The OR length also correlates with the progression of prion disease. Expansions of up to four additional repeats gives the phenotype of familial Creutzfeldt-Jakob disease (fCJD), characterized by PrPSc deposits in the cerebral cortex and associated dementia [5]. For OR domains containing more than four inserts, the presentation is consistent with Gerstmann-Straussler-Scheinker disease (GSS), in which deposits are concentrated in the cerebellum and individuals suffer from ataxia. Amyloid is common in GSS but our review of disease associated with OR expansion, regardless of length, finds most cases reporting plaques and amyloid (Table 2).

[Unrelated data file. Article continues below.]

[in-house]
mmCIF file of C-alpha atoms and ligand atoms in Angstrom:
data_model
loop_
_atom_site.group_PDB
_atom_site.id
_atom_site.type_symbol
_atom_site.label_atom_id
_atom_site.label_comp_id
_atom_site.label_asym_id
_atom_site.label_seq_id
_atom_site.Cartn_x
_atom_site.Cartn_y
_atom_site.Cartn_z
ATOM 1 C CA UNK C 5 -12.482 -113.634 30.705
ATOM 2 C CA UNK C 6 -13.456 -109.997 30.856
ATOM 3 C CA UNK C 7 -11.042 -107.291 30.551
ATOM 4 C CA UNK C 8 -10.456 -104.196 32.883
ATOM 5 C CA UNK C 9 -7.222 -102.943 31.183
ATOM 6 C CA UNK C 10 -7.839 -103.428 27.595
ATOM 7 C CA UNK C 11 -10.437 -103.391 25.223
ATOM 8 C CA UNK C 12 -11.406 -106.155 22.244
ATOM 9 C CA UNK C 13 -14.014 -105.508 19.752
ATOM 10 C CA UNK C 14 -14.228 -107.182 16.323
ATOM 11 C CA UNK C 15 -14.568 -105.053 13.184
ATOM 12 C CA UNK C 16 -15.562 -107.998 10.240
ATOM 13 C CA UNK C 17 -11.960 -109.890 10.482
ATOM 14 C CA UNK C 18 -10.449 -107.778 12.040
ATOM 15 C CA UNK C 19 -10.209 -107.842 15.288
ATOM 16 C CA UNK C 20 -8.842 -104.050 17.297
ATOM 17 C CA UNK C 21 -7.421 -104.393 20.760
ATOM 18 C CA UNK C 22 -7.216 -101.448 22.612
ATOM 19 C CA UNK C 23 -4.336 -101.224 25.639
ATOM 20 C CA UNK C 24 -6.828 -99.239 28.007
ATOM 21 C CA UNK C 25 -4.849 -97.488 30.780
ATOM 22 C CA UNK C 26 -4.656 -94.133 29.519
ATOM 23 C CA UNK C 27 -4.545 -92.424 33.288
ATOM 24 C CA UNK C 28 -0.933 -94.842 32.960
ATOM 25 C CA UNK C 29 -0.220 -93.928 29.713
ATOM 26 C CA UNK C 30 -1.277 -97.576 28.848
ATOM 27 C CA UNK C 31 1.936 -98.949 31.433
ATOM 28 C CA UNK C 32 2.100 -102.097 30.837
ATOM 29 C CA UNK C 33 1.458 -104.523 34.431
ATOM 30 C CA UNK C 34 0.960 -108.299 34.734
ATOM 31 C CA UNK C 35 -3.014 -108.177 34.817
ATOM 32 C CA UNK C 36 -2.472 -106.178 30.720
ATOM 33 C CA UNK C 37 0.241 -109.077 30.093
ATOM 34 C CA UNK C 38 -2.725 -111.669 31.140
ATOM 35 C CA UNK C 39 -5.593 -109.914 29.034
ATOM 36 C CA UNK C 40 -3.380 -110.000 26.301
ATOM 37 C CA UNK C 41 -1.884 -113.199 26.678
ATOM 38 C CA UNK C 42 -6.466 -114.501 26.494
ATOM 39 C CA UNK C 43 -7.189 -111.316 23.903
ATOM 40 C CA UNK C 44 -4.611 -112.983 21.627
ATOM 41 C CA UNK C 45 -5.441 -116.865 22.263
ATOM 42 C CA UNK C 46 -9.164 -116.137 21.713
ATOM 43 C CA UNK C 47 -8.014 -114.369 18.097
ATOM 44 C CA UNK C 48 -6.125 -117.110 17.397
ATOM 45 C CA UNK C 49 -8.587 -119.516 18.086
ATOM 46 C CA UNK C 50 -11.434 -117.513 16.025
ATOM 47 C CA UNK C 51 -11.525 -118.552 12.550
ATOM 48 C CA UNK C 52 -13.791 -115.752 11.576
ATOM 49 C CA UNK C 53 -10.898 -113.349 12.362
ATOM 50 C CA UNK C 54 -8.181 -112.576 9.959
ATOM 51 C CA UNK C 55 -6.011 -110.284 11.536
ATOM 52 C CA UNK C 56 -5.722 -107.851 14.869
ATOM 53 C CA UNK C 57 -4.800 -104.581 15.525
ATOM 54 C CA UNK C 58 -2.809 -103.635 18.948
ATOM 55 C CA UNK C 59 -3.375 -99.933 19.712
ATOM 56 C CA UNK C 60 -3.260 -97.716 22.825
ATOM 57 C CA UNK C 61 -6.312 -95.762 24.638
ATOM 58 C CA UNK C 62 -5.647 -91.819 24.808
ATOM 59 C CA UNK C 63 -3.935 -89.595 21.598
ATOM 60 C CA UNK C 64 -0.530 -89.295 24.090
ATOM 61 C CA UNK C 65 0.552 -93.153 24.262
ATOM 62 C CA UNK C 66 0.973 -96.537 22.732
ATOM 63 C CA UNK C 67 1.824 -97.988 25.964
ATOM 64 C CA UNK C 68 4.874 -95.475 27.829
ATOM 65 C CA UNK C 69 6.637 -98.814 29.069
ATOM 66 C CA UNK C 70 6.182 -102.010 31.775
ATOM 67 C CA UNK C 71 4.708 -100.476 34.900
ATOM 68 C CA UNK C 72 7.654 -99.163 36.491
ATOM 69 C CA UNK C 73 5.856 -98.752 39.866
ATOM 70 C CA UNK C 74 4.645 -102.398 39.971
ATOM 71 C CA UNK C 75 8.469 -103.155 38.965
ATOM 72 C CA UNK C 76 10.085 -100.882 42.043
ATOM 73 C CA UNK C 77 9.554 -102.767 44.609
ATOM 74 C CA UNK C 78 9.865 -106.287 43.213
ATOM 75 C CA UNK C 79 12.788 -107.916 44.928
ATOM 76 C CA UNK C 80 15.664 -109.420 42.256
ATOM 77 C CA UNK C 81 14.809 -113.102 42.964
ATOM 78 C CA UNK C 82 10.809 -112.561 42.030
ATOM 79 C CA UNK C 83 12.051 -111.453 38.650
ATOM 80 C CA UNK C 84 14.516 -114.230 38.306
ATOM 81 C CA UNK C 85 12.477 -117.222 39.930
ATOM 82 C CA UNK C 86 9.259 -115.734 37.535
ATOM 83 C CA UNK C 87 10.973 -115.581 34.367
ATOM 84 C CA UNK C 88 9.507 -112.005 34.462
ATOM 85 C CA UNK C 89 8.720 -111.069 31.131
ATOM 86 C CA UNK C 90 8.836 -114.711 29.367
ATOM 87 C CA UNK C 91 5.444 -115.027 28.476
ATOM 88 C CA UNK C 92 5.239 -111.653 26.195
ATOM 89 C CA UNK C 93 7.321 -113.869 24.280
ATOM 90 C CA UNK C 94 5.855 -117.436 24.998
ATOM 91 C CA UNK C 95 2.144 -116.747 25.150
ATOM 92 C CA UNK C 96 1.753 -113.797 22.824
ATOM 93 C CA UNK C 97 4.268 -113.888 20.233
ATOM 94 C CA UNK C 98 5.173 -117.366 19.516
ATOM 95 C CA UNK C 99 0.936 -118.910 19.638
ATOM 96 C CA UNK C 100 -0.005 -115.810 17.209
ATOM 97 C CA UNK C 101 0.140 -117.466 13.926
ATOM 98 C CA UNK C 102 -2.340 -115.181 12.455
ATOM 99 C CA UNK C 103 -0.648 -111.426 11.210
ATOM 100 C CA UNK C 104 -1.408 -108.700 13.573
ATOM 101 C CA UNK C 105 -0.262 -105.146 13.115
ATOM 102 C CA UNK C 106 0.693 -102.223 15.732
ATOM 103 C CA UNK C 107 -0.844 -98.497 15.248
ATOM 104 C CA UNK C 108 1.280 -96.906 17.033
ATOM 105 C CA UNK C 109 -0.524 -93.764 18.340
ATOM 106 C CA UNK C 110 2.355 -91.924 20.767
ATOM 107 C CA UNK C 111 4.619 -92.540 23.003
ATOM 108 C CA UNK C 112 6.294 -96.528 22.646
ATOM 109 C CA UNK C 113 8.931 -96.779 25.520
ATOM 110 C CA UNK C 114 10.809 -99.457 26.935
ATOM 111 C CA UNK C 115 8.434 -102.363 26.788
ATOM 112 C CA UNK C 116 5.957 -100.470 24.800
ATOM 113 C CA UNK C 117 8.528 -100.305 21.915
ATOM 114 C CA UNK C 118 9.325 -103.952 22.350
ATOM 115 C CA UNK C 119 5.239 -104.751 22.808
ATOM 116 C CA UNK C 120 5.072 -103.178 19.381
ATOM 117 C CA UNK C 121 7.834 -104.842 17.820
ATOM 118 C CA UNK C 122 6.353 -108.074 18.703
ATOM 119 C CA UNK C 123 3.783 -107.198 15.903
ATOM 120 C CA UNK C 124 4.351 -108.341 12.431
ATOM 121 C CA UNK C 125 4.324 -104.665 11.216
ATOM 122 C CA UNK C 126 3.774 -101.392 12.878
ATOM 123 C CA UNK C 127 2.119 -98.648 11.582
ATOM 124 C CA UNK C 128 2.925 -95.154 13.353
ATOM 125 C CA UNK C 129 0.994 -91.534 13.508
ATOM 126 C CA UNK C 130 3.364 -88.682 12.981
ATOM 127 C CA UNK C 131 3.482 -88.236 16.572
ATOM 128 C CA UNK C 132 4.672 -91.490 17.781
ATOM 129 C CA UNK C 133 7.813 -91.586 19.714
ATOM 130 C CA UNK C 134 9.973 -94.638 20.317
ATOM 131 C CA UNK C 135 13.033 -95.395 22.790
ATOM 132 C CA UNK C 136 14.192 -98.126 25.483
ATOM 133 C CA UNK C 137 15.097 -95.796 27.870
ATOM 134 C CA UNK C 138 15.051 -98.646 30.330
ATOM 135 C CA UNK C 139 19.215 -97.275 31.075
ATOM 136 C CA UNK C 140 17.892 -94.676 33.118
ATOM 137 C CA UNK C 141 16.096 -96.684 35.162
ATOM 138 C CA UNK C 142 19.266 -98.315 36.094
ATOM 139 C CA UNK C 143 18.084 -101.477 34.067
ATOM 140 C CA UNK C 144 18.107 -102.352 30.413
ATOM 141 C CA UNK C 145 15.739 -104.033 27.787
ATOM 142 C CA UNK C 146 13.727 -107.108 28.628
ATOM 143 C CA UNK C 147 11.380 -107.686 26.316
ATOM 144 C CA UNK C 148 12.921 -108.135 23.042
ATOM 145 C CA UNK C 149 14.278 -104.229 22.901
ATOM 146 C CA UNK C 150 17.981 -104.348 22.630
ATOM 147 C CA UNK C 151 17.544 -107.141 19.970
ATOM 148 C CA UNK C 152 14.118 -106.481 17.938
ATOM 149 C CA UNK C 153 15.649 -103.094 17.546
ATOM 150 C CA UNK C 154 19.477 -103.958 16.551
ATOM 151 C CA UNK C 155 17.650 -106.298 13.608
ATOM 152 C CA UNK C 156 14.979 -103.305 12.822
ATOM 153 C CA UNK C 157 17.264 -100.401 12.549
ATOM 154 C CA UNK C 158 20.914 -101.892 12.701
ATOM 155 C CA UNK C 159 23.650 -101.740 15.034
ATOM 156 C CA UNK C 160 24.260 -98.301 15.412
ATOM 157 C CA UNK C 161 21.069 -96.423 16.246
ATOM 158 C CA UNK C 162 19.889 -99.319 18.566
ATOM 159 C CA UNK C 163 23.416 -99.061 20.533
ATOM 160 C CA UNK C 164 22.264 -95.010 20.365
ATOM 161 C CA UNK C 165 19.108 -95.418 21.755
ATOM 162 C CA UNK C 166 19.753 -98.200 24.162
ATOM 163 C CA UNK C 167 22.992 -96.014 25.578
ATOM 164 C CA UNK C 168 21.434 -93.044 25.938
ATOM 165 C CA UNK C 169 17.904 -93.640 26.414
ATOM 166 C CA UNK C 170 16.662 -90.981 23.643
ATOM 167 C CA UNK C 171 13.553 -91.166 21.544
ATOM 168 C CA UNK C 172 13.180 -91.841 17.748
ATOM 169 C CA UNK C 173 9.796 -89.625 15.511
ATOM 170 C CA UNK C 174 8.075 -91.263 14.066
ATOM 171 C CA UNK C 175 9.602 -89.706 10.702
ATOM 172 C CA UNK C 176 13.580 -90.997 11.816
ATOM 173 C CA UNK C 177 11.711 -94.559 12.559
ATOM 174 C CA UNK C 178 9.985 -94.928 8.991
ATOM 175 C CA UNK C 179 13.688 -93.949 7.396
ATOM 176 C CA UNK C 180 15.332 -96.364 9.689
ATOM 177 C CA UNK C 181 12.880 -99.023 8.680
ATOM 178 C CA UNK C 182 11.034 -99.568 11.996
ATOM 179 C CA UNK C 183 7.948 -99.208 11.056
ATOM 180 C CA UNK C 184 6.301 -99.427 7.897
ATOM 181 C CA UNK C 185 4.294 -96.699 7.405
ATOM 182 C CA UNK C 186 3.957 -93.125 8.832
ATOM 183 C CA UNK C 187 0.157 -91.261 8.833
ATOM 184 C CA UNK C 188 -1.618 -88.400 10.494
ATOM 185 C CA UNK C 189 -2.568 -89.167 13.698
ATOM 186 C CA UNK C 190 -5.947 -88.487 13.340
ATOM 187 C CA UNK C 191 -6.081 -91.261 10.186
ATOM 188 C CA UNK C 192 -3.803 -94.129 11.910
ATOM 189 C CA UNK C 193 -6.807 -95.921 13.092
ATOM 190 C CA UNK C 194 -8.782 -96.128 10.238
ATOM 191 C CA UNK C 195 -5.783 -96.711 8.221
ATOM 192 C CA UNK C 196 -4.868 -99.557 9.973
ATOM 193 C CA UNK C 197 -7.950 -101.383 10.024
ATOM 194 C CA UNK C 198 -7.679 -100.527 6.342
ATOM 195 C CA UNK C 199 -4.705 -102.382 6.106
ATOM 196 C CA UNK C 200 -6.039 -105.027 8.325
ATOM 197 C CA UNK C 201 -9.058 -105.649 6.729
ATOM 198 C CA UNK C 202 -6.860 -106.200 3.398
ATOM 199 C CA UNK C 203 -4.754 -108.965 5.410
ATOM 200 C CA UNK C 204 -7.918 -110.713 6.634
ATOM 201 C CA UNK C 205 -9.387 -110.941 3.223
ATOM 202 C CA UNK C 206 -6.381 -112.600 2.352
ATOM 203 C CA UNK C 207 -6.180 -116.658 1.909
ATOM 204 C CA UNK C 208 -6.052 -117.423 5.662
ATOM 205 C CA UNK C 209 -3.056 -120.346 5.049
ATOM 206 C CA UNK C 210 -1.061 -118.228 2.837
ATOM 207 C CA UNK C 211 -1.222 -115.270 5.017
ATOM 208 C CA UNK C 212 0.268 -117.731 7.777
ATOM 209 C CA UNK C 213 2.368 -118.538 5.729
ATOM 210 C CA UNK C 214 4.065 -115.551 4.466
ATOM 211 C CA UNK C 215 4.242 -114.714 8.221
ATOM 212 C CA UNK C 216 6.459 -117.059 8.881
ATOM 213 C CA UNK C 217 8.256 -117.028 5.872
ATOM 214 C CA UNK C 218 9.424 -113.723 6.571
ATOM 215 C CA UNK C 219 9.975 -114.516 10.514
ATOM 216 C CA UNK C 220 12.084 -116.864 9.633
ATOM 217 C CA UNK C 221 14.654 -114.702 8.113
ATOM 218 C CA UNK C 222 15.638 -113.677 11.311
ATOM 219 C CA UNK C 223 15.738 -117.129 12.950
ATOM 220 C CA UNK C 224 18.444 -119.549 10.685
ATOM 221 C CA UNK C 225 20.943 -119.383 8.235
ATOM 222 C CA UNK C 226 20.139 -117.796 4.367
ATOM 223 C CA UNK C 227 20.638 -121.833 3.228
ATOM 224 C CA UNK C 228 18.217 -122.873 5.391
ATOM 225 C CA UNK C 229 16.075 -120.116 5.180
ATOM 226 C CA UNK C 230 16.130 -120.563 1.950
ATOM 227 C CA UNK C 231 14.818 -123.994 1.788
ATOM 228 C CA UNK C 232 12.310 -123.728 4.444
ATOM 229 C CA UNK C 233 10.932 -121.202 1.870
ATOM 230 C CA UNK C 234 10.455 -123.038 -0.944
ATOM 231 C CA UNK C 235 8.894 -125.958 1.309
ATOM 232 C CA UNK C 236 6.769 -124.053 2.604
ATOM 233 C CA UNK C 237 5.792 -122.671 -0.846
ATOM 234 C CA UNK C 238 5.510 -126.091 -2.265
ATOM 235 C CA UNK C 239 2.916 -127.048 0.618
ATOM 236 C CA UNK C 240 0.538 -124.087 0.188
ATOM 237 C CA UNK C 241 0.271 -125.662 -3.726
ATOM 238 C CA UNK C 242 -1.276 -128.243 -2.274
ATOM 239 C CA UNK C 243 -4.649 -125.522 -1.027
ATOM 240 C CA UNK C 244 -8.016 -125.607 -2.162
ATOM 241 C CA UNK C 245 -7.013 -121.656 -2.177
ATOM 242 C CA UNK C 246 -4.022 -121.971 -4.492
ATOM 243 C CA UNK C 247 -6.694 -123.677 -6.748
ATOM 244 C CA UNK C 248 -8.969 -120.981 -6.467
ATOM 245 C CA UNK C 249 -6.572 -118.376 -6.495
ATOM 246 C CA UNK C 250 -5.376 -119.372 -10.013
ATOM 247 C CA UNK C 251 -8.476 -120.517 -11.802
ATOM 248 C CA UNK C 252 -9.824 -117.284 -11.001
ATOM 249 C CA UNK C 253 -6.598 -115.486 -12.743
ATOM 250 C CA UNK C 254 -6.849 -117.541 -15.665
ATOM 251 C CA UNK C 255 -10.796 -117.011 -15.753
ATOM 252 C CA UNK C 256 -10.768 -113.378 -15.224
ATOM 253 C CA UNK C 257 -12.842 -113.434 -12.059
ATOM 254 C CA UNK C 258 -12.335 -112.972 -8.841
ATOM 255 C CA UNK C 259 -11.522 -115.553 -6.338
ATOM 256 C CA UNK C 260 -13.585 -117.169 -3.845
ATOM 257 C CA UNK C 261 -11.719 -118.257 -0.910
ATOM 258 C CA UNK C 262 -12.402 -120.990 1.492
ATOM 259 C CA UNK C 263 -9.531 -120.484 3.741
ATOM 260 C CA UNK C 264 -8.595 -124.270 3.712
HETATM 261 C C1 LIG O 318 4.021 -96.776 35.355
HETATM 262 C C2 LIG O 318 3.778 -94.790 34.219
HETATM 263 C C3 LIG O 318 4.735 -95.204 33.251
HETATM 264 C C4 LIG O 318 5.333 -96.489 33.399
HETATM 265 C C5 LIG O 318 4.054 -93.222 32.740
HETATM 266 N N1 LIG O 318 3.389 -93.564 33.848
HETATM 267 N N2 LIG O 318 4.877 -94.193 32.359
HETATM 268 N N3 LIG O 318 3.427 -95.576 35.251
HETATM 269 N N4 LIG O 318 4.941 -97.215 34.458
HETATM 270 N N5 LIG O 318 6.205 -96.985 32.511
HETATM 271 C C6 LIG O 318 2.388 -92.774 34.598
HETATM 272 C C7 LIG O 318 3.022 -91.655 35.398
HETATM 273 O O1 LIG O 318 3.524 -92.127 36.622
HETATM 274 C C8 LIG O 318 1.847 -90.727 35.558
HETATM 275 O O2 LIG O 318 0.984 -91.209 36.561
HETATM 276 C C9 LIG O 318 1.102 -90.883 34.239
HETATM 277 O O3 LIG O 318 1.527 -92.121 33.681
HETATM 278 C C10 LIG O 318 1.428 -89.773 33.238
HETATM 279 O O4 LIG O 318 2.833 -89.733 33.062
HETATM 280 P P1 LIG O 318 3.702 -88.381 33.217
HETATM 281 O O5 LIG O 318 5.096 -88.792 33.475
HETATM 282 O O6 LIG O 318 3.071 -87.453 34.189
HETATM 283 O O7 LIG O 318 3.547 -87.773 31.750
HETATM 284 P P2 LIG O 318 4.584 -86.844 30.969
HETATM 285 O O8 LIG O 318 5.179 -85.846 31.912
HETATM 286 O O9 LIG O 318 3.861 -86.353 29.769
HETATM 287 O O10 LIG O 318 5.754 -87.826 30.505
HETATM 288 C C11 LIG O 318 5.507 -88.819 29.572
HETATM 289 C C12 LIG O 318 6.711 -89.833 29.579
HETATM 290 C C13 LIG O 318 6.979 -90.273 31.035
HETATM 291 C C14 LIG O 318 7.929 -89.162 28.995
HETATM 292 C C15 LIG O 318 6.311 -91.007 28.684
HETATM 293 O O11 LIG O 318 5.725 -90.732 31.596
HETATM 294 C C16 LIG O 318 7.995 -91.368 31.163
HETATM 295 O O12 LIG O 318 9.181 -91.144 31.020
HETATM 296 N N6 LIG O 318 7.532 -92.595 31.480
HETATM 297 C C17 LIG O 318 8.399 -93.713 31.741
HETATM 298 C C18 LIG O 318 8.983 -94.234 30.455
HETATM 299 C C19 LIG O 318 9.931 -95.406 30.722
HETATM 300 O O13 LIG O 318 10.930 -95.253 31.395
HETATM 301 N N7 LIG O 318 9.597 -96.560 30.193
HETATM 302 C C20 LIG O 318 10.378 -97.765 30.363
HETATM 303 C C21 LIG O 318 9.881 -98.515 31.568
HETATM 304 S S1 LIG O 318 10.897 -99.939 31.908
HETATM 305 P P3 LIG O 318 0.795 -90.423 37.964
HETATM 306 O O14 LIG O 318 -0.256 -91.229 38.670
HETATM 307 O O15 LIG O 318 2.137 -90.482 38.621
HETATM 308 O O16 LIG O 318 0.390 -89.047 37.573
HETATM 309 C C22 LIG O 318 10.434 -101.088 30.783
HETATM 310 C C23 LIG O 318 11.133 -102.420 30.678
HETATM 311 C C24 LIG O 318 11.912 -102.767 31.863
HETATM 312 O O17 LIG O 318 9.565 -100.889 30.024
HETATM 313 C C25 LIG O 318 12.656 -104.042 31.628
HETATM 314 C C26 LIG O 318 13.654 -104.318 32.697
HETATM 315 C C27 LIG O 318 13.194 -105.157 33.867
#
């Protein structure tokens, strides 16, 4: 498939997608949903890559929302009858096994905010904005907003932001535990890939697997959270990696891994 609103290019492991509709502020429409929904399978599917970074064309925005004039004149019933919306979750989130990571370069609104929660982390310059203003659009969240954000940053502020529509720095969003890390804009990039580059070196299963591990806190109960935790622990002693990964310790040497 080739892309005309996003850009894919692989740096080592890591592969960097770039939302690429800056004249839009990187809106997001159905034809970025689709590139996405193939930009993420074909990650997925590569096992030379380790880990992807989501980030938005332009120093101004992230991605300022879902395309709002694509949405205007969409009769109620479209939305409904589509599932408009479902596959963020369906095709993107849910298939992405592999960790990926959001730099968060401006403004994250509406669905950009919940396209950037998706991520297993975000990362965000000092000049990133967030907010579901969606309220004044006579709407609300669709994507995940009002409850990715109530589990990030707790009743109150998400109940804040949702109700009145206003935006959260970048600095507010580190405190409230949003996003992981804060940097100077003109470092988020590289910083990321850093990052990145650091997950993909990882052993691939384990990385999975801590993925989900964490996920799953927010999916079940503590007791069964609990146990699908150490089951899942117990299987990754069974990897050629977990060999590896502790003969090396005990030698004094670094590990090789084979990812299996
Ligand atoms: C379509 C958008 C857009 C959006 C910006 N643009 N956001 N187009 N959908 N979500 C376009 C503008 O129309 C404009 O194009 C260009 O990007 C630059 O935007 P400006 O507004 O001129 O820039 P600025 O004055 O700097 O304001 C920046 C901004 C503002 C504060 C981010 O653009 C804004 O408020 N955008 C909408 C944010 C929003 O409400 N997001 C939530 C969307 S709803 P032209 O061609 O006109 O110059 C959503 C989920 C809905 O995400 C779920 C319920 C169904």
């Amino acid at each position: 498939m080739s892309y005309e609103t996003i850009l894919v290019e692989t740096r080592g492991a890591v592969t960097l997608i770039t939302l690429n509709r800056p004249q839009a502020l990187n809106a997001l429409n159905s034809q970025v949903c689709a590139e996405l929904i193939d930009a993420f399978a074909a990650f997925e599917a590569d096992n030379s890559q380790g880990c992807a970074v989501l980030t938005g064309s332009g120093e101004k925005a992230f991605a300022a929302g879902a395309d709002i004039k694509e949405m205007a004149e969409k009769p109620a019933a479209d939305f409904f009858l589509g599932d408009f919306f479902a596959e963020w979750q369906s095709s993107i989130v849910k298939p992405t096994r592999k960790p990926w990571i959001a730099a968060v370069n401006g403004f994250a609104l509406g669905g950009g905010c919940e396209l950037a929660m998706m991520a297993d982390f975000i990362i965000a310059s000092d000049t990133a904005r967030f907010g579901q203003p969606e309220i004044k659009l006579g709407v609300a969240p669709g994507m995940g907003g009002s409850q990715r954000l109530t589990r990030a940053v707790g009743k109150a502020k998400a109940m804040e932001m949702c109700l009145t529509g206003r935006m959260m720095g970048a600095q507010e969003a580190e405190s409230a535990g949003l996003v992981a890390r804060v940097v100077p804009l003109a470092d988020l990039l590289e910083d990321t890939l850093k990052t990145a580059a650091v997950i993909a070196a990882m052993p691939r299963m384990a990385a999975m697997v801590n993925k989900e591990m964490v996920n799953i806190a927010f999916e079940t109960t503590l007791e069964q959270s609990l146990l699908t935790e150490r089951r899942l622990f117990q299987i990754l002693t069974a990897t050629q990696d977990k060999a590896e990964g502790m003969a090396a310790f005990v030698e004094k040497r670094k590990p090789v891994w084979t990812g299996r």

Progressive elongation of the OR domain leads to alterations of PrP's molecular properties, with influence on the tendency to aggregate, but there must be an additional mechanism responsible for the sudden and profound shift in age of onset observed between four and six inserts. As derived from data in Table 2, the average age of onset for four, five and six inserts is 64, 47 and 34, respectively. Thus, addition of two repeats lowers the onset age by 27 years. Sequence analysis of the OR domain suggests that both component 3 and component 1 coordination are physiologically important [22]. Component 3 coordination requires four OR His residues, a count that is almost perfectly conserved for all mammalian species (several species have five repeats). Alternatively, component 1 coordination does not depend on the number of repeat modules but instead on the specific HGGGW segment within each repeat. Again, this sequence is completely conserved (except for the third Gly, which is Ser in mouse). Our data demonstrate a profoundly shifted equilibrium between component 3 and component 1 coordination for an OR domain of eight or more repeats (four or more inserts) that directly correlates with the observed lowering in onset age.